Monday, 20 June 2011

The right way to protest?

Living and working in a busy city centre, I am constantly faced with people bearing clipboards, banners, brightly coloured tabards and t-shirts, all brandishing flyers and poised ready to jump in front of me at the most inopportune moment to sell, make demands, preach or otherwise disrupt my pavement journey. The protest is no exception.

I am all for having opinions but I am going to keep mine out of this blog, for as far as the topic of the protest goes anyway, but I feel the need to discuss the method used by protestors. I recently witnessed a protest that was surprisingly, for a company that usually keeps its online/media coverage very poignant, potentially the most unprofessional protest I have ever encountered (and being in the city centre there have been many).

First of all I witnessed protestors swearing and shouting abuse at people in the street for no other reason than walking past the building the company were protesting outside. As a hooded teenager screamed “bitches!” at two women, I couldn’t resist pointing out to said protestors that abusing the public was probably not the best way to drum up support. Sadly verbal abuse was not enough to satiate them. The protestors proceeded – with complete disregard for the other occupiers and staff that are wholly unconnected with the target company – to provoke the building managers resulting in a confrontation that necessitated police intervention and led to exaggerated accusations of physical threats and violence by both parties.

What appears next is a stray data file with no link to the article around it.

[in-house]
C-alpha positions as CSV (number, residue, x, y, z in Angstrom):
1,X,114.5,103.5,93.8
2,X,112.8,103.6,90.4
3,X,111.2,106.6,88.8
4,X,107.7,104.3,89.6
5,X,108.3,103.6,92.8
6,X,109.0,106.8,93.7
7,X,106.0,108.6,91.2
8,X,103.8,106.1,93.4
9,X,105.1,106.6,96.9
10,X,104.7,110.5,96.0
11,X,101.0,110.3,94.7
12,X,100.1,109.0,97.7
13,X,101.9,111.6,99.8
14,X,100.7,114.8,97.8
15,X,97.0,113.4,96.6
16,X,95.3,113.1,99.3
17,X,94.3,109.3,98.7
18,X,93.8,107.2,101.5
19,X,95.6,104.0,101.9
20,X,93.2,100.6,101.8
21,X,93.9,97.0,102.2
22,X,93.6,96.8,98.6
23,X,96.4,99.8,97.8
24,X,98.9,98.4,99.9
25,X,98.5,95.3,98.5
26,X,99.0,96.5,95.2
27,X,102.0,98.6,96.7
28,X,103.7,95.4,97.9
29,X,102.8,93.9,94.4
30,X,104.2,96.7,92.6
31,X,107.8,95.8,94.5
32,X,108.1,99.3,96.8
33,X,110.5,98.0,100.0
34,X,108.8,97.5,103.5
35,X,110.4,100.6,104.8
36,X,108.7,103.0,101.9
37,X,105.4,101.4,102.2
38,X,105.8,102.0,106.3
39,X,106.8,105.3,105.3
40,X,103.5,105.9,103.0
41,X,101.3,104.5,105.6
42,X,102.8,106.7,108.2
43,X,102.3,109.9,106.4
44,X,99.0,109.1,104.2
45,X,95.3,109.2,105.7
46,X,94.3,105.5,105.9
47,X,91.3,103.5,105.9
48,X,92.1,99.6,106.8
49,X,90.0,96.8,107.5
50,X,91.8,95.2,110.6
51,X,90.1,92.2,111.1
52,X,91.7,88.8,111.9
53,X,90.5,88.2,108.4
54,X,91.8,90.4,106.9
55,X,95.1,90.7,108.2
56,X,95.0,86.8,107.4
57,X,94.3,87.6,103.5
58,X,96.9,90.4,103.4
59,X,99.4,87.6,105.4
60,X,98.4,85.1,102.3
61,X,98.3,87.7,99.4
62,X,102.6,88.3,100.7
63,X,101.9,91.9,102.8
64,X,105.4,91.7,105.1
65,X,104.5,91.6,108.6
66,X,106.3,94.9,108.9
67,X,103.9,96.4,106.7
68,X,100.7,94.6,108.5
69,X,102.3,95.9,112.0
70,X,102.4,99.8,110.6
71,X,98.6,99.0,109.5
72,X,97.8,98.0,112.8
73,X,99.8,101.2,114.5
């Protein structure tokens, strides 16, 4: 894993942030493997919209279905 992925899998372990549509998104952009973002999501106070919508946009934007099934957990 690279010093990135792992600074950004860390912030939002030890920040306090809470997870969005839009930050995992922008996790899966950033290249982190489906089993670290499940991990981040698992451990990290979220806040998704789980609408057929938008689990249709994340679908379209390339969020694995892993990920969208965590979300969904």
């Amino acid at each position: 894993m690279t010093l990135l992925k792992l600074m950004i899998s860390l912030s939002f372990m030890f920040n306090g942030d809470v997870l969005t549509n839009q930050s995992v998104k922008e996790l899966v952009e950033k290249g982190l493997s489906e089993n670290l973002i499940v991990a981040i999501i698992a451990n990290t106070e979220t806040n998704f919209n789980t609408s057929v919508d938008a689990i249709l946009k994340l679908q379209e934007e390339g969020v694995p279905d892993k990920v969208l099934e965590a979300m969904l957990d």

Without making any commentary on the cause, nor the rights and wrongs of the target company or the protestors, this behaviour is not what I would expect from a company that really believes in its moral standpoint and wants public support. Exhibiting arrogant and intimidating displays of power and directing abuse at the general public is surely not the right way to go about a protest and certainly in my eyes this performance has lessened the impact that this company will ever have in rallying my support. Have the days of memorable and effective protests, of chaining oneself to a fence and making a solid statement been left behind?

Elloise Hopkins

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